Left ventricular lead electrical delay predicts response to cardiac resynchronization therapy.
ABSTRACT Intracardiac electrograms can be used to guide left ventricular (LV) lead placement during implantation of cardiac resynchronization therapy (CRT) devices. Although attempts often are made to ensure that the LV lead is positioned at a site of maximal electrical delay, information on whether this is useful in predicting the acute hemodynamic response and long-term clinical outcome to CRT is limited.
The purpose of this study was to assess the ability of intracardiac (electrogram) measurements made during LV lead placement in patients undergoing CRT for predicting acute hemodynamic response and long-term clinical outcome to CRT.
Seventy-one subjects with standard indications for CRT underwent electrogram measurements and echocardiograms performed in the acute phase of this study. The LV lead electrical delay was measured intraoperatively from the onset of the surface ECG QRS complex to the onset of the sensed electrogram on the LV lead, as a percentage of the baseline QRS interval. Echocardiographic assessment of the hemodynamic response to CRT was measured as an intra-individual percentage change in dP/dt over baseline (DeltadP/dt, derived from the mitral regurgitation Doppler profile) with CRT on and off. dP/dt was measurable in 48 subjects, and acute responders to CRT were defined as those with DeltadP/dt >or=25%. Long-term response was measured as a combined endpoint of hospitalization for heart failure and/or all cause mortality at 12 months. Time to the primary endpoint was estimated by the Kaplan-Meier method, with comparisons made using the log rank test.
LV lead electrical delay correlated weakly with DeltadP/dt of the combined group (n = 48, r = 0.311, P = .029) but was strongly correlated with DeltadP/dt in the nonischemic subgroup (n = 20, r = 0.48, P = .027). LV lead electrical delay (%) was significantly longer in acute responders (69.6 +/- 23.9 vs 31.95 +/- 11.57, P = .002) among patients with nonischemic cardiomyopathy. A reduced LV lead electrical delay (<50% of the QRS duration) was associated with worse clinical outcome within the entire cohort (hazard ratio: 2.7, 95% confidence interval: 1.17-6.68, P = .032) as well as when stratified into ischemic and nonischemic subgroups.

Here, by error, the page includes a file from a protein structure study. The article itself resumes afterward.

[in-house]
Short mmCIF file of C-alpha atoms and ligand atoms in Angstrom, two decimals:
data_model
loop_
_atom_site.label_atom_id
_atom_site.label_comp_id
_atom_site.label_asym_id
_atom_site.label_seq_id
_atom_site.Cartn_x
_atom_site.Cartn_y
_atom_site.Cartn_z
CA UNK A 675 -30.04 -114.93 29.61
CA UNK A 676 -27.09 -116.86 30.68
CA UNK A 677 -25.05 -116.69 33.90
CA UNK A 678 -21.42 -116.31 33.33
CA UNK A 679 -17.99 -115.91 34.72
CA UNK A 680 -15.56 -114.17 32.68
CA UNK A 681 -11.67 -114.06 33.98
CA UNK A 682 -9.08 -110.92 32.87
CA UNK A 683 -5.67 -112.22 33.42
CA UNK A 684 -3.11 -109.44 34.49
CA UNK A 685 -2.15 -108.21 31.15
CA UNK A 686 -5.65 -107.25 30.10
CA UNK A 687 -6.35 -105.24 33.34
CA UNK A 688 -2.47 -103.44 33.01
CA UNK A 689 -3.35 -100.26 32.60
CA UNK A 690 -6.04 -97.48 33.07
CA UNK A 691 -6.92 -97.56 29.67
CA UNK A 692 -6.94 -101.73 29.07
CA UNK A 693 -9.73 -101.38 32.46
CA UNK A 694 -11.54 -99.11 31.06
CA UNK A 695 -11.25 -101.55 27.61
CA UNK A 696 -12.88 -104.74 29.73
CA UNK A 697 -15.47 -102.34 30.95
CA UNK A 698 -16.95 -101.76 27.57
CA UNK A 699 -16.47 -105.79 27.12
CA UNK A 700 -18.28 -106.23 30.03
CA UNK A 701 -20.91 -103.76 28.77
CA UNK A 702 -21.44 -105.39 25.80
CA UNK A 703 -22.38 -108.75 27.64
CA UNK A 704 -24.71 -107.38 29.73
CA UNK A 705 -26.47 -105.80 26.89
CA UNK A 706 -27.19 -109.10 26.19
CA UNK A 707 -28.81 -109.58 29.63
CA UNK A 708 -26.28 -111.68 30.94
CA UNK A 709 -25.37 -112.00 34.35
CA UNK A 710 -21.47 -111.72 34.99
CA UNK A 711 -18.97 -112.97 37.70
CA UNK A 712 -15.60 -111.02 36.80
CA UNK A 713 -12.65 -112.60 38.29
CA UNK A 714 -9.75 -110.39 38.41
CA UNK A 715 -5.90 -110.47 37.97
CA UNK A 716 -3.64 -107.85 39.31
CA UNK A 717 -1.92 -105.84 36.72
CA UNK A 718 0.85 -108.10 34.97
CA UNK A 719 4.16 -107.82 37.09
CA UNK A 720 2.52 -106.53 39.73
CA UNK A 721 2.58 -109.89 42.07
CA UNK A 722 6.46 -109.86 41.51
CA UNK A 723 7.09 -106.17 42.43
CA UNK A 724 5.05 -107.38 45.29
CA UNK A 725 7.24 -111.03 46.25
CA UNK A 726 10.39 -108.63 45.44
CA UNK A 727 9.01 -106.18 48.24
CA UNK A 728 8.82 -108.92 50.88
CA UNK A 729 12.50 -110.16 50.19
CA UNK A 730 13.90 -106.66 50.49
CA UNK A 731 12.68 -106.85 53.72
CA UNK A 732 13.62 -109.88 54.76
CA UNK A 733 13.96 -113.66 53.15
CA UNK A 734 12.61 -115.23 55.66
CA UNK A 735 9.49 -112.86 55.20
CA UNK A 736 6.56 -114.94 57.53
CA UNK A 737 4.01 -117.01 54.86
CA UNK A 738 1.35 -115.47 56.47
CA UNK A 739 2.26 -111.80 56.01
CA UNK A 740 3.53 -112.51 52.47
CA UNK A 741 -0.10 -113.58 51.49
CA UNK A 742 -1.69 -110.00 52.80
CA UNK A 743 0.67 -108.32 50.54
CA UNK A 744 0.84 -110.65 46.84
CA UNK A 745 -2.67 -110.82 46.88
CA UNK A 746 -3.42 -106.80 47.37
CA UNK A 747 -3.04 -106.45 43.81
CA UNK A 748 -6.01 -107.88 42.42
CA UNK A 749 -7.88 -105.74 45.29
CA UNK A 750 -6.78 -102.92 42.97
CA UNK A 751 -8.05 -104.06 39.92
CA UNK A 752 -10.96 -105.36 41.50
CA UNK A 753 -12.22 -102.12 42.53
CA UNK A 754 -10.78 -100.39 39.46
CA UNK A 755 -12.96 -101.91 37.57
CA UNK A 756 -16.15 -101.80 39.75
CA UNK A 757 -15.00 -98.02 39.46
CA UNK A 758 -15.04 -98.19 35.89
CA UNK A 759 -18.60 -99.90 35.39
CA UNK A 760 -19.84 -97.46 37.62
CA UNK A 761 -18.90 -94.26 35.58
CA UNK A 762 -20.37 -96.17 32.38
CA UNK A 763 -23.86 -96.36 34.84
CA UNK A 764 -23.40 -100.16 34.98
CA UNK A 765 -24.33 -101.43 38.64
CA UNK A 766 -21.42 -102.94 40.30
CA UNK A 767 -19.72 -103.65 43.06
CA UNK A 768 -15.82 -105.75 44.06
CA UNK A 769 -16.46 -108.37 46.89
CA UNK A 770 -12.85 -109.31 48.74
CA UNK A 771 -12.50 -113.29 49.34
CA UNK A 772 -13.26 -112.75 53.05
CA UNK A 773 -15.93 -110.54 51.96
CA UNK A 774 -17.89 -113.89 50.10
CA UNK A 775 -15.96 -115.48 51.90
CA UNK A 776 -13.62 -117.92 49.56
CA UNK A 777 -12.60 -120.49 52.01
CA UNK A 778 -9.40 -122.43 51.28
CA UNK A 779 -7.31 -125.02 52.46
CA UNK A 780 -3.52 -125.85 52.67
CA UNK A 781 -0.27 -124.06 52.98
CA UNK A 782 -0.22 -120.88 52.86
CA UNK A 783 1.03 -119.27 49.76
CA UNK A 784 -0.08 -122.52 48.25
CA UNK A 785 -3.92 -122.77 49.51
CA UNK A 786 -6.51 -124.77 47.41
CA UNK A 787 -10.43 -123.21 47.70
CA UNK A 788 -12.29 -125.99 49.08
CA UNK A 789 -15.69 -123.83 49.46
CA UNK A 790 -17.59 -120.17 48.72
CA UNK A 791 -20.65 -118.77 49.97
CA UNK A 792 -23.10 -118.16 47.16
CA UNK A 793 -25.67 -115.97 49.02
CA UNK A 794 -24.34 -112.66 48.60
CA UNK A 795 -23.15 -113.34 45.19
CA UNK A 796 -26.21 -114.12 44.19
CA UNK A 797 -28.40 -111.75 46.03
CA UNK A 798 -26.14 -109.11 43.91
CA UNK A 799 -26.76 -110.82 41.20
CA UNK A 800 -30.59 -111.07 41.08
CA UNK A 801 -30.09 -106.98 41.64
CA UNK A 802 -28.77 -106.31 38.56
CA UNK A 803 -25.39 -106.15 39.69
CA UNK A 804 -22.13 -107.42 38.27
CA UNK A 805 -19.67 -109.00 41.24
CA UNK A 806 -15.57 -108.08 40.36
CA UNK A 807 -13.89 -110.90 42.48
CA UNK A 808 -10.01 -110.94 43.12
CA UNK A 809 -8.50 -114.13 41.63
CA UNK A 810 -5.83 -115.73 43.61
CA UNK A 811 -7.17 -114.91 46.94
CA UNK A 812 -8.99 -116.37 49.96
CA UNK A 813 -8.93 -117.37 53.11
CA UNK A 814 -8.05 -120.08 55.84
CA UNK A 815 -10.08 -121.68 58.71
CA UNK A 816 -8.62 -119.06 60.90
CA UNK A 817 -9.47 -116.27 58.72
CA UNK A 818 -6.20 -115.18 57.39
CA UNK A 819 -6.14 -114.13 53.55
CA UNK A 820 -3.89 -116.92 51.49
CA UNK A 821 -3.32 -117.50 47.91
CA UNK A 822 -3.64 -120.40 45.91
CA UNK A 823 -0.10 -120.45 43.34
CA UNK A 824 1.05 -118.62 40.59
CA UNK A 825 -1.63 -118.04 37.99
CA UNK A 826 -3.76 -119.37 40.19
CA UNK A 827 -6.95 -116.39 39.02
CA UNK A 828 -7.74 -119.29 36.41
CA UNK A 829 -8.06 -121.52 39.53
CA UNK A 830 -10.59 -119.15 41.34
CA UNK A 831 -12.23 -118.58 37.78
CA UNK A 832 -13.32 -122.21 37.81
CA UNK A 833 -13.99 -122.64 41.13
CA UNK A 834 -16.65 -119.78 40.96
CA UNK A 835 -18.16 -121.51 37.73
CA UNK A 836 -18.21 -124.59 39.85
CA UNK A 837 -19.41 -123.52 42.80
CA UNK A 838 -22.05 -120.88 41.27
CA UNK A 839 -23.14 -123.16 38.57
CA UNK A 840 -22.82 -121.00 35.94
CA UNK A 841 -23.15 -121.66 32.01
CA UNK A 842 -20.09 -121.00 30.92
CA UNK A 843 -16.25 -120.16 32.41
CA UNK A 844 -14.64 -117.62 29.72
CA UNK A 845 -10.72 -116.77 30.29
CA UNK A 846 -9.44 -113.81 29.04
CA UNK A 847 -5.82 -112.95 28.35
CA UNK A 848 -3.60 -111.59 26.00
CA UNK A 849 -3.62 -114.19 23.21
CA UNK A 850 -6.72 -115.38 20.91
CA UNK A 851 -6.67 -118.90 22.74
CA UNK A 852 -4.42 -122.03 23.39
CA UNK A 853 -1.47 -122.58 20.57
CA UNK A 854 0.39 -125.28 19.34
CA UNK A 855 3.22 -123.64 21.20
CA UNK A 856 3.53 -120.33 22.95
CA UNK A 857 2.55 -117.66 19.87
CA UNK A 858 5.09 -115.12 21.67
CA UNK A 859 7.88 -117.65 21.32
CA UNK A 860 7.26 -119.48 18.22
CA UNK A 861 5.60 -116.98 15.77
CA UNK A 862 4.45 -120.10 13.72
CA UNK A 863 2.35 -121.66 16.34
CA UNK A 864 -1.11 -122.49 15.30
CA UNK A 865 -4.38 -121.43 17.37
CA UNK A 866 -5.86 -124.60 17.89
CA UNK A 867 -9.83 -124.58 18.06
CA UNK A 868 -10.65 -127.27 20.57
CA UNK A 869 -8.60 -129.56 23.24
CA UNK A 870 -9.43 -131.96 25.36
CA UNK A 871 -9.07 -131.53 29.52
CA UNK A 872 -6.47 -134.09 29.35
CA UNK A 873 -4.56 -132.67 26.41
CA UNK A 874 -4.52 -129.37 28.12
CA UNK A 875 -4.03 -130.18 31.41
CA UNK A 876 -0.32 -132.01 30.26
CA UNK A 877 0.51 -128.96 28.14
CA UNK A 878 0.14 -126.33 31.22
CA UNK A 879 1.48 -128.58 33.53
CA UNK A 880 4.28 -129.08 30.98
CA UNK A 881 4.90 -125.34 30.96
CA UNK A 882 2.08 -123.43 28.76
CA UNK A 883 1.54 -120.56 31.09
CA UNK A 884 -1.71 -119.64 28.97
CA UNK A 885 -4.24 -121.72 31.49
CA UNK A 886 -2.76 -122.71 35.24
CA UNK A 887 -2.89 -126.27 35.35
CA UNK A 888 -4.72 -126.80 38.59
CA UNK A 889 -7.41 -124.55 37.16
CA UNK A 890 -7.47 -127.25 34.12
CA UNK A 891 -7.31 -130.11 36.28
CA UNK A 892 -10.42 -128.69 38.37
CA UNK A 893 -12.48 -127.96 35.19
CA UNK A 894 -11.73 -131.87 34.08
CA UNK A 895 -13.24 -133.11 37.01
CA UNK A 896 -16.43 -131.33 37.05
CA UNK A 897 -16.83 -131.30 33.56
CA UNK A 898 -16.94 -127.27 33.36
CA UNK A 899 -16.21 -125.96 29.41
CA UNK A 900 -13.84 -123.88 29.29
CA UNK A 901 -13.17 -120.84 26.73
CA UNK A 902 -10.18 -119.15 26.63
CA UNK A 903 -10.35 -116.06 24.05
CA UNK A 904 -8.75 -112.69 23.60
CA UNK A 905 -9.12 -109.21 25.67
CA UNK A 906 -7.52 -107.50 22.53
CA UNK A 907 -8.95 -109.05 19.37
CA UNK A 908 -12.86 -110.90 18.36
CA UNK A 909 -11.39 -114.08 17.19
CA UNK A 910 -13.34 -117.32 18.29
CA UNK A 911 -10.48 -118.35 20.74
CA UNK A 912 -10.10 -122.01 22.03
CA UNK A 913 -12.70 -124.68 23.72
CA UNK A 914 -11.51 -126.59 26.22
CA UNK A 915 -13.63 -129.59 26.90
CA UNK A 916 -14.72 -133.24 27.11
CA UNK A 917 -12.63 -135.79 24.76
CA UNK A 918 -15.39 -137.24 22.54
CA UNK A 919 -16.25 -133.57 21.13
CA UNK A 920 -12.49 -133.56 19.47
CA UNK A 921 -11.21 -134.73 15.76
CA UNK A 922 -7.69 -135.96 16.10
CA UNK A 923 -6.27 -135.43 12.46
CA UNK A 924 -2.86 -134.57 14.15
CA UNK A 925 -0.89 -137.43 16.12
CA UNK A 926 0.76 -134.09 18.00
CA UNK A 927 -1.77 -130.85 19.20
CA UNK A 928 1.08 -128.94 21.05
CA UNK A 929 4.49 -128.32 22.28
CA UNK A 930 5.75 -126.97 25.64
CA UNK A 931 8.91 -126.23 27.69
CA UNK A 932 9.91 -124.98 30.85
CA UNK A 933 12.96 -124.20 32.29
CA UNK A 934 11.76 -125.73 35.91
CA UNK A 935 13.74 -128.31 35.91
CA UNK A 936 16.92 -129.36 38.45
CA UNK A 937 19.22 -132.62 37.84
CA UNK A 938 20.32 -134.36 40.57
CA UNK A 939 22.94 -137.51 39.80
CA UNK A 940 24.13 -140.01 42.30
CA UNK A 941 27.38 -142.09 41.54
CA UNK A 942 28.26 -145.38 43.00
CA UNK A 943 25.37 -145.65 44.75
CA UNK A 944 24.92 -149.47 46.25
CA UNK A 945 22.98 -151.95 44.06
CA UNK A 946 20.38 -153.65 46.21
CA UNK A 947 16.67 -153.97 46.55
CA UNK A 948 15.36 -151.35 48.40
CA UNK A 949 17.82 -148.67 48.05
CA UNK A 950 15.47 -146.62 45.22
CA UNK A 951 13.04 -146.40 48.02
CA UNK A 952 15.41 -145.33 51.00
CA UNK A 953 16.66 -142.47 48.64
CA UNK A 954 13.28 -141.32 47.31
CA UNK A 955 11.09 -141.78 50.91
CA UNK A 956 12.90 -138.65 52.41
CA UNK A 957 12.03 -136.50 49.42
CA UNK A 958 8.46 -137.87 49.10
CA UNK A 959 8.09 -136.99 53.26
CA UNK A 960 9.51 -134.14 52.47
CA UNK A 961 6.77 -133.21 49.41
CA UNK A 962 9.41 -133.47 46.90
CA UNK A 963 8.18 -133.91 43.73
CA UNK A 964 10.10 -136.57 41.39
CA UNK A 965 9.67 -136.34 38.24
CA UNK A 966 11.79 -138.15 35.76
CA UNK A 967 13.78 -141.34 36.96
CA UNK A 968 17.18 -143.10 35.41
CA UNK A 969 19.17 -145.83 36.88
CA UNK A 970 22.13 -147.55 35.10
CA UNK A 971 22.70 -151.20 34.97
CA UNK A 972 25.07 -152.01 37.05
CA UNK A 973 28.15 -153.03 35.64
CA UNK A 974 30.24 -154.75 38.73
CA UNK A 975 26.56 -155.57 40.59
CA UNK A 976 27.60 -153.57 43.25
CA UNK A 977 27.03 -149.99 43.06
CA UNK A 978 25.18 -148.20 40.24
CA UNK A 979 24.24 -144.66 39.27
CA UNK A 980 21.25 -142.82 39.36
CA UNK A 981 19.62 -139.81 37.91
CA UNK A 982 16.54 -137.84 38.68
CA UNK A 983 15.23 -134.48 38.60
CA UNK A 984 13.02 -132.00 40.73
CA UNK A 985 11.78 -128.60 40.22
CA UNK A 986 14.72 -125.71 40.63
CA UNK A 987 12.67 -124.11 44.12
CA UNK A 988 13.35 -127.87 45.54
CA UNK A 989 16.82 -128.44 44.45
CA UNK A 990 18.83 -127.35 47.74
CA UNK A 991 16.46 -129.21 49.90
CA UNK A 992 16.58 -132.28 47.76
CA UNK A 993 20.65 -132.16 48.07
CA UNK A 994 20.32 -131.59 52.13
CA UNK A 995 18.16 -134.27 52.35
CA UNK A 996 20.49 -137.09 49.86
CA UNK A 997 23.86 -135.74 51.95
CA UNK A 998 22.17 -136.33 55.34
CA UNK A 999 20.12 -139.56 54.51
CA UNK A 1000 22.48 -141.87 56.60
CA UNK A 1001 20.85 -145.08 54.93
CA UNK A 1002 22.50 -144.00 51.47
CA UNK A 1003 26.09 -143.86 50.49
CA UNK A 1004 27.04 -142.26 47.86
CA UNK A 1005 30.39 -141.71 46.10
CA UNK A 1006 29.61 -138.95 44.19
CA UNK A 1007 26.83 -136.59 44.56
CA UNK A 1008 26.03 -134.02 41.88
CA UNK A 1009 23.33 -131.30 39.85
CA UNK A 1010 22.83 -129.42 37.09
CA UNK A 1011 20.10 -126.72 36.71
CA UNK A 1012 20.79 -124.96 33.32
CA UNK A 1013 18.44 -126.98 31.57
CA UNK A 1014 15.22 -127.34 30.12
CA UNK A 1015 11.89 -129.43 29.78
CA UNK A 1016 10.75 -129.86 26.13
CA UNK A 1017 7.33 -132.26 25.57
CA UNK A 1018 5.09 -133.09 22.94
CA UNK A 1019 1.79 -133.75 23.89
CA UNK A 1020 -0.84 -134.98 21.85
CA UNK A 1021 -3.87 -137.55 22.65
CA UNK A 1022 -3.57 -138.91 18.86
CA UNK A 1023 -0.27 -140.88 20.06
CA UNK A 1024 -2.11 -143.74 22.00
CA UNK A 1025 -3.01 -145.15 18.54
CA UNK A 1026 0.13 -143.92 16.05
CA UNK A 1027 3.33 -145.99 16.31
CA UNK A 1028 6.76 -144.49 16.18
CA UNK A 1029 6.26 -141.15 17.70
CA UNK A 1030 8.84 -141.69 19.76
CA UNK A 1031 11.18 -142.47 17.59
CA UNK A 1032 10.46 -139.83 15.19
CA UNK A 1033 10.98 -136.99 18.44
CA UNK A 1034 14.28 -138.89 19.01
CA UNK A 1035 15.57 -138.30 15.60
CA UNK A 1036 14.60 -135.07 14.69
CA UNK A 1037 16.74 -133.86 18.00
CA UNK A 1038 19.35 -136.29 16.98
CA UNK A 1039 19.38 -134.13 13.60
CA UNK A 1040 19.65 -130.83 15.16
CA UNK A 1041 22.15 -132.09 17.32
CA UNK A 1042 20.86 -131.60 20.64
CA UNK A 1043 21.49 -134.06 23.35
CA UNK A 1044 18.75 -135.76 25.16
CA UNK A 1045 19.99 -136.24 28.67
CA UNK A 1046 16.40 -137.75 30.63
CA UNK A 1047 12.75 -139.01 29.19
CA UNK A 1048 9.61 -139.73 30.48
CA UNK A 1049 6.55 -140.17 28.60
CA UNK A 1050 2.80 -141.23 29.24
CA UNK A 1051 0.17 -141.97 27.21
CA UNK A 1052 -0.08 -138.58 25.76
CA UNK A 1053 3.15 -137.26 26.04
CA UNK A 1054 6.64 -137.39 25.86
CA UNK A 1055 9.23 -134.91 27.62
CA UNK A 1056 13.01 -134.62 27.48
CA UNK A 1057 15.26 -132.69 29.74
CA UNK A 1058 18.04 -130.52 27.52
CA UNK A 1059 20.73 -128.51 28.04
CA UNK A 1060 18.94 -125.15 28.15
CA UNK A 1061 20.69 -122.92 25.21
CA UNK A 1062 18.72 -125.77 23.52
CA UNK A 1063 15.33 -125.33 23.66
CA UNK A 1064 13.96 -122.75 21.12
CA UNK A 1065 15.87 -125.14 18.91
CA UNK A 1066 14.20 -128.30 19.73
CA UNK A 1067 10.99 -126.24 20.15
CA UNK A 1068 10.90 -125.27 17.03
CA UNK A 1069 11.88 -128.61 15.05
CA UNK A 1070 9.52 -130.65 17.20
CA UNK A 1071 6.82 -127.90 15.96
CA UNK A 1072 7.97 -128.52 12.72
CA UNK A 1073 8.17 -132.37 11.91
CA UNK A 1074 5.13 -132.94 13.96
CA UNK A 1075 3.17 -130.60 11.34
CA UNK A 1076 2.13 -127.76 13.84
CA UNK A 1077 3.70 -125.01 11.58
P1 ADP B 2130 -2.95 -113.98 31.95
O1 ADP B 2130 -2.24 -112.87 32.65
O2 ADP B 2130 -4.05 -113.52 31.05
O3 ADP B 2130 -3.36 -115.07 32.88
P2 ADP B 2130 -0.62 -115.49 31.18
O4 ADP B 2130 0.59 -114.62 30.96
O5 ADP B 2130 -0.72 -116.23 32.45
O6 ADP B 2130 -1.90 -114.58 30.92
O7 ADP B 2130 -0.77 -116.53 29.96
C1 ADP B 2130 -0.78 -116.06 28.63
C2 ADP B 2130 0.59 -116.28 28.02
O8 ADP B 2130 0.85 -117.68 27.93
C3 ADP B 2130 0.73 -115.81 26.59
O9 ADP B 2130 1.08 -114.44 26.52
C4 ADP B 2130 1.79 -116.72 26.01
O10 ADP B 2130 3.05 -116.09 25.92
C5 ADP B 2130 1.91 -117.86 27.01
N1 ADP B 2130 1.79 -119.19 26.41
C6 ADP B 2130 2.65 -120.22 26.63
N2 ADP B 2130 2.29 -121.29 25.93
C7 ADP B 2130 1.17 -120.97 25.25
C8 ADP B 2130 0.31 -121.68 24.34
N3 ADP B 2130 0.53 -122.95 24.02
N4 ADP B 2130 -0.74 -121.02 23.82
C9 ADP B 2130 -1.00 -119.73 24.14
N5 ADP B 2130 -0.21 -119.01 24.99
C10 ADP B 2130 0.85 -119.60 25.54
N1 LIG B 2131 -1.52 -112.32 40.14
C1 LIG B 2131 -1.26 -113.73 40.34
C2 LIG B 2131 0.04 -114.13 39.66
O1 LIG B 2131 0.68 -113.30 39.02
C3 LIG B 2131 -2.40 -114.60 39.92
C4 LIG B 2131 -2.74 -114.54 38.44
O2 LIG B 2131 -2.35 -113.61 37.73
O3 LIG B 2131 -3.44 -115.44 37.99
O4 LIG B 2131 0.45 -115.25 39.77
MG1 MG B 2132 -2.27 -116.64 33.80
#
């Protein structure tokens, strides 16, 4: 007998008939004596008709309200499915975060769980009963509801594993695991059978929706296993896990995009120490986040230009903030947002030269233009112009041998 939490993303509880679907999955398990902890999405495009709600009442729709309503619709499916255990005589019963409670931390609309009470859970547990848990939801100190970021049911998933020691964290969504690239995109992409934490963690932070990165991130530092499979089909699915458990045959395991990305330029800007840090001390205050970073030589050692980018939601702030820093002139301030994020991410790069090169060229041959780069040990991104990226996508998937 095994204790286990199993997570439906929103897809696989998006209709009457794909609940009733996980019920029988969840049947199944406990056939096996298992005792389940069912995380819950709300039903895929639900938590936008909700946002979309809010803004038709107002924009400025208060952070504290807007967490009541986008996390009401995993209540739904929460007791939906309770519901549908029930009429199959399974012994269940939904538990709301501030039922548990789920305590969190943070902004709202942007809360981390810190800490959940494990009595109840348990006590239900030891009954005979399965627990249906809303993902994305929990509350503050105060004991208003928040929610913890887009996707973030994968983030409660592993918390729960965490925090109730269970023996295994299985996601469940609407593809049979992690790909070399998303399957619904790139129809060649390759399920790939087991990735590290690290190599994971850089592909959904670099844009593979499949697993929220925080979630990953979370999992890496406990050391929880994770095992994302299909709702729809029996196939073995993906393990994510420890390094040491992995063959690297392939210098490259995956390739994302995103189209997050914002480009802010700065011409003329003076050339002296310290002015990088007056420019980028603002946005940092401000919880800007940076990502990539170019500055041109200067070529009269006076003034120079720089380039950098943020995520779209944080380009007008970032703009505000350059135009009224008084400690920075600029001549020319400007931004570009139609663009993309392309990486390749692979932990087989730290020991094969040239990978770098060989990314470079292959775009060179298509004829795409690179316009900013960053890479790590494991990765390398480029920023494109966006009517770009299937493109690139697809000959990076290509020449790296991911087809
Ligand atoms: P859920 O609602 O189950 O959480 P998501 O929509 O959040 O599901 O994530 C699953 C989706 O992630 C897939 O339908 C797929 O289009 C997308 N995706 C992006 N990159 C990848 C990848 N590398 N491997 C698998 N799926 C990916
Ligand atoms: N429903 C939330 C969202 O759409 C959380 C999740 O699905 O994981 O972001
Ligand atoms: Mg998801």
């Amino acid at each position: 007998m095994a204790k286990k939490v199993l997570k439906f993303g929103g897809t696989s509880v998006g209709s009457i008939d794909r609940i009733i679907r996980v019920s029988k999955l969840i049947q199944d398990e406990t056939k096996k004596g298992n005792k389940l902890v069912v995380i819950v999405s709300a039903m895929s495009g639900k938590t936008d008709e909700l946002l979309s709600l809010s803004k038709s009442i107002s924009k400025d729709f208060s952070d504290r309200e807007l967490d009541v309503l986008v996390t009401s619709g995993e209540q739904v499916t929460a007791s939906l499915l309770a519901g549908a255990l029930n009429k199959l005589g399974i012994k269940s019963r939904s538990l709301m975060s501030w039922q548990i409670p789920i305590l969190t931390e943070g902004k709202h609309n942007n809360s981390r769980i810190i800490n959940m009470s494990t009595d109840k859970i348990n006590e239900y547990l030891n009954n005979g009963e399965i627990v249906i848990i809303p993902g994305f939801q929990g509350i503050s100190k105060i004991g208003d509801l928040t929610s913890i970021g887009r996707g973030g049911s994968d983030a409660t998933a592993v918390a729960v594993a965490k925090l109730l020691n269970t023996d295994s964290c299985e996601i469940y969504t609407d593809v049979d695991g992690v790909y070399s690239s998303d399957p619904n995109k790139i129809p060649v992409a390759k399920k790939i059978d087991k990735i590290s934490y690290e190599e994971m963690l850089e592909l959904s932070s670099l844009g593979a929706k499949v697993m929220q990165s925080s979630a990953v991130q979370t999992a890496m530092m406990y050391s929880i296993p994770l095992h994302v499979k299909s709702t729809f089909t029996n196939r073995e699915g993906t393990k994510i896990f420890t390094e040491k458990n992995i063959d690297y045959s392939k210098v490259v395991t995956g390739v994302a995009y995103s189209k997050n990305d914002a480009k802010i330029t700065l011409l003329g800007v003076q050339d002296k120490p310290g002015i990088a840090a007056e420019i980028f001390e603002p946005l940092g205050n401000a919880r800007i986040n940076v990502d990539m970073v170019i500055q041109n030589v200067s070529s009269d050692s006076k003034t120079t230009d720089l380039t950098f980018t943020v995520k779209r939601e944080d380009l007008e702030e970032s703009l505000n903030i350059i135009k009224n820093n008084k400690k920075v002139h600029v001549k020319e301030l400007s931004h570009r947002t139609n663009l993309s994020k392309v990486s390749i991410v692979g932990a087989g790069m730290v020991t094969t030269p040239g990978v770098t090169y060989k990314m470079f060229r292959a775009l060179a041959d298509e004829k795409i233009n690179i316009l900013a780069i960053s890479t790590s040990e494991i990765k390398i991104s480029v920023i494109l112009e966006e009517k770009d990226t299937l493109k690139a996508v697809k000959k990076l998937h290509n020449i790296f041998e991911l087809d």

Measuring LV lead electrical delay is useful during CRT device implantation because it may help predict hemodynamic response and long-term clinical outcome.
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ABSTRACT: Cardiac resynchronization therapy (CRT) is a promising treatment for a subgroup of patients with advanced congestive heart failure and a prolonged QRS interval. Despite the majority of patients benefiting from CRT, 10-40% of patients do not respond to this treatment and are labeled as nonresponders. Given that there is a lack of consensus on how to define response to CRT, the purpose of this viewpoint is to discuss currently used definitions and their shortcomings, and to provide recommendations as to how an expansion of the criteria for CRT response may be useful to clinicians. Analysis of the literature and case reports indicates that the majority of established measures of CRT response, including New York Heart Association functional class and echocardiographic, hemodynamic, and neurohormonal parameters, are poor associates of patient-reported symptoms and quality of life. Moreover, the potential moderating role of psychological factors in determining health outcomes after CRT has largely been neglected. It is recommended to routinely assess health status after CRT with a disease-specific questionnaire in standard clinical practice and to examine its determinants, including psychological factors such as personality traits and depression. This may lead to improved (secondary) treatment and prognosis in CHF patients treated with CRT.Pacing and Clinical Electrophysiology 09/2009; 32(10):1247-56. · 1.35 Impact Factor
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